FIG. 5, showing, however, a coil lead anchored in the I I 56 having a molten tinning composition 58 therein. The insulation of the wire used in coil manufacture is generallythermosplastic, and the binning dip strips back theallyof acoil form 12, aprimary coil l4 and a secondary collie surrounding andoverlying the primary coil 14;

The co'il' form i2 is made ofa thermoplastic insulating.

material such as nylon, polyethylene and the like, ,and includes a tubular pest 1S which extends through the coils and an annular skirt or. flange 20 extending aboutithe lower end thereof. The post; 13 may have internal procoil l o so that it may be inserted within the secondary coil, and of sufiicient inside diameter to fit over post 18 of the coil form. The lowermost lead 44 of the primary'coil extends outwardly as at 46 from the coil and then downward as at 48. The upper lead 59 or" the coil proiects outwardly from the coil as at 52 and extends downwardly as at 54 to extend below the helix 42. The outward extensions 46 and 52. of the two leads is for the purpose of spacing the leads properly for reception in the holes 36 and the outward extension 52 is for the additional purpose of permitting the reception of the secondary coil 16 between the helix 42 of the primary coil 14 and the upper lead thereof 50.

The assembly of these components is believed evident from their description. The primary coil 14 is inserted in the secondary coil 16 and the two assembled coils dropped over post 18 of the coilforrn 12. The down wardly projecting leads 38, 40, 44 and 50 may be guided into certain pro-arranged holes 30 in skirt 20 so that a" particular orientation of leads, either absolute or relative, pertains according to the coil users' specifications. Should it be the case that the leads are not axial oar properlyspaced from the axis of'thecoil or oriented inaccurately for the direct insertion into holes 30, as will most likely be the situation, the'leads may be inserted into the holes 3subsequent to the deposit of the coils on the post 18 and the seating thereof against skirt 26 by snapping the leads through slots 32 into'the appropriate holes'3il.

A usual part of the manufacture of such coils or transformers involves. tinning the leads thereof. This is achieved by dipping the leads in atinning bath as illus trated 'inFlgG. 7. The tinning bath is simply a reoeptacle insulation with immersion of the leads into the bath.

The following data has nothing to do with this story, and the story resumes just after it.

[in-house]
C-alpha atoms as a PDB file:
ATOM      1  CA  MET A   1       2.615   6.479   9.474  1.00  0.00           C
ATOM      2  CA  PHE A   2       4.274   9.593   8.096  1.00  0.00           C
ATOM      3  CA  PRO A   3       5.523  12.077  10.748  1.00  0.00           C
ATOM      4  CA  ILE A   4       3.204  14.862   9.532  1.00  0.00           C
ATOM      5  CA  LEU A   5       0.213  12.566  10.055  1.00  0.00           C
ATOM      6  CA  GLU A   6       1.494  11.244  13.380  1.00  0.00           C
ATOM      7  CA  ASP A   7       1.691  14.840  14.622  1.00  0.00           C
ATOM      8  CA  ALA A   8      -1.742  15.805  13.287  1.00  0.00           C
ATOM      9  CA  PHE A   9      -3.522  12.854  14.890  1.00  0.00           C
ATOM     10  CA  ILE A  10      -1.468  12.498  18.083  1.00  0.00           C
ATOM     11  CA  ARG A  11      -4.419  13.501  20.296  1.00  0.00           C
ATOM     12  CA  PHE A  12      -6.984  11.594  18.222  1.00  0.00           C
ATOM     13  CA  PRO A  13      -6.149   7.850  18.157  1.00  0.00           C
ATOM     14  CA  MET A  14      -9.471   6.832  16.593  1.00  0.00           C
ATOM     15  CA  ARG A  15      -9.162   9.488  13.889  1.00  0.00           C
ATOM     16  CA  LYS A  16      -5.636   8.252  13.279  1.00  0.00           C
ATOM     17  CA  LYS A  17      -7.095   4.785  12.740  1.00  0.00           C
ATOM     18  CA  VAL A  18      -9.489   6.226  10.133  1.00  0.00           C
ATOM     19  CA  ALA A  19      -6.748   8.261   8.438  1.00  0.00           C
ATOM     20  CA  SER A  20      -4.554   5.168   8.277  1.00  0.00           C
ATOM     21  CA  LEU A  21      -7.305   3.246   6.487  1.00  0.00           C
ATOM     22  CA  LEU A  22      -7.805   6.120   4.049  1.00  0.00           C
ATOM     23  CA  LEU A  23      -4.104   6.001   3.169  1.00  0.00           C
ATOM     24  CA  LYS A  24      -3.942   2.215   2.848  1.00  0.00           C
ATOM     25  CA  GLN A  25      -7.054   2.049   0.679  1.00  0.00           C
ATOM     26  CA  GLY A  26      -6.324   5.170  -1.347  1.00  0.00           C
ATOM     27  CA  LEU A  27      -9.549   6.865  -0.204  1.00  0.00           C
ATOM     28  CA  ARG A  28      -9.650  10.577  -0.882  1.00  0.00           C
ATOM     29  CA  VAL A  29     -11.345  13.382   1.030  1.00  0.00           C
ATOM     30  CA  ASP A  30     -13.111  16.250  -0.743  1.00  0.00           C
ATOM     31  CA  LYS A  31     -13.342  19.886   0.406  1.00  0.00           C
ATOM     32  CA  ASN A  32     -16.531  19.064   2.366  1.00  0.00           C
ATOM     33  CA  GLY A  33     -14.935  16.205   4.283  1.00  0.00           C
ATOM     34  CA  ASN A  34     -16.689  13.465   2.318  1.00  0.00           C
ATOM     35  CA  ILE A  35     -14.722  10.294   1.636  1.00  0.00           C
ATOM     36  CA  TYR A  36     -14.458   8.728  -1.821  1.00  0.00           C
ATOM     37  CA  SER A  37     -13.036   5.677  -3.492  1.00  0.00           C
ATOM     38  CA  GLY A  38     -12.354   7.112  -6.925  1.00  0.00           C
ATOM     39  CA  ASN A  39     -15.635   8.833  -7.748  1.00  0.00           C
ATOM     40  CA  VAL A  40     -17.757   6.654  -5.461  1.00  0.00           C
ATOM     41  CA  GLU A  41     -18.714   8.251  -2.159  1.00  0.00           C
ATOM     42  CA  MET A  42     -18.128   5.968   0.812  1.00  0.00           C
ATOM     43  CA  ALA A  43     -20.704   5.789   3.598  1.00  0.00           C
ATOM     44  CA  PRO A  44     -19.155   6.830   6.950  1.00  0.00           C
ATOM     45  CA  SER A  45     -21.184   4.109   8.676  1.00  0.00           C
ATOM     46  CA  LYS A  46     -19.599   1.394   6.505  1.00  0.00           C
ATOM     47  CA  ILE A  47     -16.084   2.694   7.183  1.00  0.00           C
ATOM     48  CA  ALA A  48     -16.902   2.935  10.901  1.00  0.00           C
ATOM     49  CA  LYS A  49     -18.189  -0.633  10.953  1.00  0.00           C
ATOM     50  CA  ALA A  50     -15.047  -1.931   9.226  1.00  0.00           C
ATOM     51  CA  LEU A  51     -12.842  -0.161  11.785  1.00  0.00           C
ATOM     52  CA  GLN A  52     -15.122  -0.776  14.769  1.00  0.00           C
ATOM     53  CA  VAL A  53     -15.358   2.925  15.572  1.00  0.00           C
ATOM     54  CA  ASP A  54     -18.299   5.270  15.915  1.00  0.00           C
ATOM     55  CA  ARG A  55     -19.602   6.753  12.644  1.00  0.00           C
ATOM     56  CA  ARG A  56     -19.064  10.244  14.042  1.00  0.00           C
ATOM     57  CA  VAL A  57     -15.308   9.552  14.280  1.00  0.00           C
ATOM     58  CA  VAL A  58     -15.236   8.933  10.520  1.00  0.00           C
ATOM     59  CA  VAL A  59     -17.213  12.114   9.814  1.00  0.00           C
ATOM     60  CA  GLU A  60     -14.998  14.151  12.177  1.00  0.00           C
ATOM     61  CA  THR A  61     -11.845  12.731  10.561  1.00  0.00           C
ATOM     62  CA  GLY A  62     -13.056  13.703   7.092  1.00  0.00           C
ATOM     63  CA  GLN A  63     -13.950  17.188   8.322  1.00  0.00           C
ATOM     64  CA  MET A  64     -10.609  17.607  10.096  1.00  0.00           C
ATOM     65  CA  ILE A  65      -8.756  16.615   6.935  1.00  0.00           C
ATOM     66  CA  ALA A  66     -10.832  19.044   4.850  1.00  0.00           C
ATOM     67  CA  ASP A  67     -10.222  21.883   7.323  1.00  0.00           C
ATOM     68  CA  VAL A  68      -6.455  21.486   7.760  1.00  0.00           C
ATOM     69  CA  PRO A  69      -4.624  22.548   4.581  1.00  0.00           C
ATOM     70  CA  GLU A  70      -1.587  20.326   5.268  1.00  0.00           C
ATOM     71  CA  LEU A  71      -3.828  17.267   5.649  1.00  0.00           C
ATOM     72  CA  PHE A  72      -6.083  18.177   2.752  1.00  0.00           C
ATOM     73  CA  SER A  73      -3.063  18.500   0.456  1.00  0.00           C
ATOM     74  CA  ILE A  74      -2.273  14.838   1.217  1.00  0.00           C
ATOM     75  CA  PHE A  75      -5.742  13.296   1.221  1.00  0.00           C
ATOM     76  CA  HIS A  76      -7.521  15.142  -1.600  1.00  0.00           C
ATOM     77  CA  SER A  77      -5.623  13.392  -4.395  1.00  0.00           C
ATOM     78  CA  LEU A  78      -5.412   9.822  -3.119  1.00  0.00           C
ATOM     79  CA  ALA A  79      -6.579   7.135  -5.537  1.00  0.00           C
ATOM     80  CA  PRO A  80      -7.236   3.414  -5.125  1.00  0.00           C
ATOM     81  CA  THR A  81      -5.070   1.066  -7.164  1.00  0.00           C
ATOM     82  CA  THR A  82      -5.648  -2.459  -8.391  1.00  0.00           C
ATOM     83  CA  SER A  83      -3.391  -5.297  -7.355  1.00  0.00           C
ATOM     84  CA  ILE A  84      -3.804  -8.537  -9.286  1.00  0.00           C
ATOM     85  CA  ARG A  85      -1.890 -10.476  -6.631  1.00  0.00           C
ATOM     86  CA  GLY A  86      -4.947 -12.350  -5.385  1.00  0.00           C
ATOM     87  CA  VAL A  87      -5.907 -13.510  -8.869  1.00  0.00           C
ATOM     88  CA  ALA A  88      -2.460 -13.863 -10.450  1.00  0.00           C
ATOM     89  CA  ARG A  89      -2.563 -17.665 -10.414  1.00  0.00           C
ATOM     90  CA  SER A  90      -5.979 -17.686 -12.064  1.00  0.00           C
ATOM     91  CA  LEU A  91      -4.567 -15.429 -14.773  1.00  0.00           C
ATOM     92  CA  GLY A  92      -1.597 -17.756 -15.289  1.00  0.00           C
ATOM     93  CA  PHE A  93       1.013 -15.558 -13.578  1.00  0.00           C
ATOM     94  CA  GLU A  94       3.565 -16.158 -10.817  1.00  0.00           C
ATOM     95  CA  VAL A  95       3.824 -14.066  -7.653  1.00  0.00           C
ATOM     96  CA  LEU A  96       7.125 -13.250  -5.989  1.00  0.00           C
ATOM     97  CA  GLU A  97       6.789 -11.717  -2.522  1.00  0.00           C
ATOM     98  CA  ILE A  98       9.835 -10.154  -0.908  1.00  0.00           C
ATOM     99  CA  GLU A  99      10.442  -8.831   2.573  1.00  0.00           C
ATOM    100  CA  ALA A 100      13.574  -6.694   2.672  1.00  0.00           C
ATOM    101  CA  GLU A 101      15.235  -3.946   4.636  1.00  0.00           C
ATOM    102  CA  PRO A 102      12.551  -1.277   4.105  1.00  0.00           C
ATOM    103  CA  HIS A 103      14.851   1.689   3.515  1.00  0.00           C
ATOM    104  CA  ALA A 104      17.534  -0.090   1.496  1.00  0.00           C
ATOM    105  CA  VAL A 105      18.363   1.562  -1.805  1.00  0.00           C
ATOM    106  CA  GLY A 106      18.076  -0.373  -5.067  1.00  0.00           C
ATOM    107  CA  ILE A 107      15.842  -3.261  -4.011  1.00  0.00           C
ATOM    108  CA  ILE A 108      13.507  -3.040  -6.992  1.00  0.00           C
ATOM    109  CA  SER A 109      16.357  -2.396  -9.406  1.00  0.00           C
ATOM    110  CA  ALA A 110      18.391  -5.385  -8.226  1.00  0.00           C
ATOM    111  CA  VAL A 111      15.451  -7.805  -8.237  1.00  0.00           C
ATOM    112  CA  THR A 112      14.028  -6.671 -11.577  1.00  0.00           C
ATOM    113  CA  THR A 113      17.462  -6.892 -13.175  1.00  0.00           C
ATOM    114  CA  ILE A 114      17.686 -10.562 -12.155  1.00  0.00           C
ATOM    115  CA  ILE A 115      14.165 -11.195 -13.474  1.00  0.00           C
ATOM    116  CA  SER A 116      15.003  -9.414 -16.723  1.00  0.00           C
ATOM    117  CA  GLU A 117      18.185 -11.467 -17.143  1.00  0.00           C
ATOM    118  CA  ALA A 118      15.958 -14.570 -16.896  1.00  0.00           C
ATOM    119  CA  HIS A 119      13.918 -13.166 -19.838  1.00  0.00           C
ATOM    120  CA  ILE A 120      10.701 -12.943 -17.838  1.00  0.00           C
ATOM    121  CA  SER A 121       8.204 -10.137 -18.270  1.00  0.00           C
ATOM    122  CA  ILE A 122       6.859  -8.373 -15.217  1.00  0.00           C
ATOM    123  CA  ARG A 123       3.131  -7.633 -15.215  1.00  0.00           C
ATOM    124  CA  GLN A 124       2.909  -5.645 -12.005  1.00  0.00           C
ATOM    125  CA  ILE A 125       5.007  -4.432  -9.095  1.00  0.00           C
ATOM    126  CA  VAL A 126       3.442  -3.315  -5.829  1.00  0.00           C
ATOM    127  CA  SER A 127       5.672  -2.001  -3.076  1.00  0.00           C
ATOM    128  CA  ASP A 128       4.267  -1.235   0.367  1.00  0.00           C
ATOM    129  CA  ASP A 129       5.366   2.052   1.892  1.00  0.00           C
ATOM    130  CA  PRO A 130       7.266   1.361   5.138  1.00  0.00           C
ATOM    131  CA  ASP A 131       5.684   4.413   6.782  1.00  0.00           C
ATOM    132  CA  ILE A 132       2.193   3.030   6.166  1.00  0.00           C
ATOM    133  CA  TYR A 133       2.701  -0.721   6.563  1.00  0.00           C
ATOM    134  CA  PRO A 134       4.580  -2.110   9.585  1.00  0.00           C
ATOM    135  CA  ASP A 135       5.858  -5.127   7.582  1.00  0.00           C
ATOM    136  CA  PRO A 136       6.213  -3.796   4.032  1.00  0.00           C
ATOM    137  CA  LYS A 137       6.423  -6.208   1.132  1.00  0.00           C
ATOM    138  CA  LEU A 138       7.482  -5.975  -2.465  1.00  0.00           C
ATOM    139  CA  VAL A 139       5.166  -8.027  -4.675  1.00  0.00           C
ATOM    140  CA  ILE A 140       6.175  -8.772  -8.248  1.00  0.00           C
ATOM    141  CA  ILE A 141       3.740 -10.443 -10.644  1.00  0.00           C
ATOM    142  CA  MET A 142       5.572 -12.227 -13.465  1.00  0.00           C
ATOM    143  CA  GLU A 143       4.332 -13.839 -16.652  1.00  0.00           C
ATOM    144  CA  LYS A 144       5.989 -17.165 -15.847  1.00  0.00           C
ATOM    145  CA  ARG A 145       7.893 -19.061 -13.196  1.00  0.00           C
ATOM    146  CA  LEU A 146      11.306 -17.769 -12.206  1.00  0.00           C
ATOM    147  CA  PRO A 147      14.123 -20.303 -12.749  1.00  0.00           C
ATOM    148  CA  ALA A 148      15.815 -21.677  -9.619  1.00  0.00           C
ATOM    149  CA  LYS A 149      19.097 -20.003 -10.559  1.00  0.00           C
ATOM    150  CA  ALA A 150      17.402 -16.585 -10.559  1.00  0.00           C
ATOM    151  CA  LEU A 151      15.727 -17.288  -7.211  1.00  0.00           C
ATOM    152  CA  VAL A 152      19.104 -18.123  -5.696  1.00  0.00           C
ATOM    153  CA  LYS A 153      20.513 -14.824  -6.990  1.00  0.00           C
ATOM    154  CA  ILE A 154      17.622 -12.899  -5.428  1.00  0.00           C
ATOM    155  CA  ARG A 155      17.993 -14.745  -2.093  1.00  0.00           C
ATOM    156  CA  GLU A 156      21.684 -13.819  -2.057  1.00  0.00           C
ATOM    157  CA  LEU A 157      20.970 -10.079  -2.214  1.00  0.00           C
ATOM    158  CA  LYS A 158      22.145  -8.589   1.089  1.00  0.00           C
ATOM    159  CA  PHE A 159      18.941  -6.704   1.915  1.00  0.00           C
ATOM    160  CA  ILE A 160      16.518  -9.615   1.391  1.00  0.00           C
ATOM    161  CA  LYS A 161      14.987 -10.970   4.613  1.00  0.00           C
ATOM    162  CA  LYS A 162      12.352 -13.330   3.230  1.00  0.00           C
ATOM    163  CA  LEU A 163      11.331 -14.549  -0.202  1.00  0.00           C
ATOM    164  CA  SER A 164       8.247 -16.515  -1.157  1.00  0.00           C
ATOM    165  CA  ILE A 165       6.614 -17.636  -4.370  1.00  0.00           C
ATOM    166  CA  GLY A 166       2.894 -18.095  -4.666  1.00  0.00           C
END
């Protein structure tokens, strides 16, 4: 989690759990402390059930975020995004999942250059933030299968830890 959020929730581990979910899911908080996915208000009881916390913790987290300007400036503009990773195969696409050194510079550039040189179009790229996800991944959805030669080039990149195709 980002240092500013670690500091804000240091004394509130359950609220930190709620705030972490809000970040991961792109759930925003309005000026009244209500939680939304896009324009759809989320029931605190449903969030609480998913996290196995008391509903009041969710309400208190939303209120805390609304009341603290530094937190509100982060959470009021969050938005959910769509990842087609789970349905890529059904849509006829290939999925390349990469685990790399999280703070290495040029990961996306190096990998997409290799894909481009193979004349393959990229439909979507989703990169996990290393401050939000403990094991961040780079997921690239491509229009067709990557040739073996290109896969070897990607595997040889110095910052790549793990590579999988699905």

A. part of my invention resides in'dipping accurately the leads. of the assembled but not yet" completed transformer as described above into the tinning bath sothat thesurface of the tinning bath-touches theconicalv downward projections 26 encircling the leads in'holes 30 and the thermoplastic material of which the coil form is made vision for adjustably mountingf a core, but as,. such proplayno part in my:

melts and floats on the surface of the bath into the holes fill to close about theQleads as illustrated in FIG, 6.5 Re

movalof the leads andsubsequentcooling of the-transk former. skirtymaterial'then' anchors the coils to thecoil form by theirleadsand insures a precise angular rela- I Patented Feb. a, less tion of the leads and a relatively exact cylindrical extension thereof from the base of the coil form well suited for insert-ion in a printed circuit board. The fioated plastic of the projections bonds successfully to bare wire, but particularly Well to the insulation on the wire.

Upon cooling, the melted plastic of the projections provides an embedrnent which is a major means of securing the coil to the form. Possibly a seal may be achieved without actual contact of the projections with the surface. The projections will soften and flow somewhat from the radiated heat of the bath if brought very nearly into contact and from the conduction-heated leads extending therethrough and the stripped insulation may join the projection ends to contribute the seal.

Since the leads are anchored in the coil form skirt close to their ends the leads have substantial stiffness and are well able to withstand bending forces which may arise in subsequent handling. Should the leads be bent in handling they may easily be straightened again without destroying the seal between the leads and the coil form skirt.